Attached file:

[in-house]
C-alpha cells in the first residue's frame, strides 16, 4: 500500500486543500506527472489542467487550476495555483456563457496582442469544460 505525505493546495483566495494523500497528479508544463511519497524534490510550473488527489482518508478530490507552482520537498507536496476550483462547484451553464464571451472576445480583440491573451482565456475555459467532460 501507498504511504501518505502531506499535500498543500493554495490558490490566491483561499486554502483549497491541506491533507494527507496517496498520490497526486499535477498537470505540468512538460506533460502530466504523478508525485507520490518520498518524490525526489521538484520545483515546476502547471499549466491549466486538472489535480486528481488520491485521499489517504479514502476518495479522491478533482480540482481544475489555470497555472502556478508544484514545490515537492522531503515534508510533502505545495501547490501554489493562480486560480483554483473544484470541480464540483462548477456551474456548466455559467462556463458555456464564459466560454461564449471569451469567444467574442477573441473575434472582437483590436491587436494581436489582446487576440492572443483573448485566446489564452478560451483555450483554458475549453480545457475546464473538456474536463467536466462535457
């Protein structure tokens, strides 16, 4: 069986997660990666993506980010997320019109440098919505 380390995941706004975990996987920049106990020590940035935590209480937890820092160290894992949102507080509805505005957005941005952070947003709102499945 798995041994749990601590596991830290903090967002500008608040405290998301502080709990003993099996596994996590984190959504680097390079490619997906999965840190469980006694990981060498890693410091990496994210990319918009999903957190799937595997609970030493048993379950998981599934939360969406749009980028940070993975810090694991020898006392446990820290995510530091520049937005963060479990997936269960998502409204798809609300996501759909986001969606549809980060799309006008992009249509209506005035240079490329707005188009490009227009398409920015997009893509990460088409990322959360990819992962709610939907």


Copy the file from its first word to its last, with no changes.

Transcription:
[in-house]
C-alpha cells in the first residue's frame, strides 16, 4: 500500500486543500506527472489542467487550476495555483456563457496582442469544460 505525505493546495483566495494523500497528479508544463511519497524534490510550473488527489482518508478530490507552482520537498507536496476550483462547484451553464464571451472576445480583440491573451482565456475555459467532460 501507498504511504501518505502531506499535500498543500493554495490558490490566491483561499486554502483549497491541506491533507494527507496517496498520490497526486499535477498537470505540468512538460506533460502530466504523478508525485507520490518520498518524490525526489521538484520545483515546476502547471499549466491549466486538472489535480486528481488520491485521499489517504479514502476518495479522491478533482480540482481544475489555470497555472502556478508544484514545490515537492522531503515534508510533502505545495501547490501554489493562480486560480483554483473544484470541480464540483462548477456551474456548466455559467462556463458555456464564459466560454461564449471569451469567444467574442477573441473575434472582437483590436491587436494581436489582446487576440492572443483573448485566446489564452478560451483555450483554458475549453480545457475546464473538456474536463467536466462535457
């Protein structure tokens, strides 16, 4: 069986997660990666993506980010997320019109440098919505 380390995941706004975990996987920049106990020590940035935590209480937890820092160290894992949102507080509805505005957005941005952070947003709102499945 798995041994749990601590596991830290903090967002500008608040405290998301502080709990003993099996596994996590984190959504680097390079490619997906999965840190469980006694990981060498890693410091990496994210990319918009999903957190799937595997609970030493048993379950998981599934939360969406749009980028940070993975810090694991020898006392446990820290995510530091520049937005963060479990997936269960998502409204798809609300996501759909986001969606549809980060799309006008992009249509209506005035240079490329707005188009490009227009398409920015997009893509990460088409990322959360990819992962709610939907």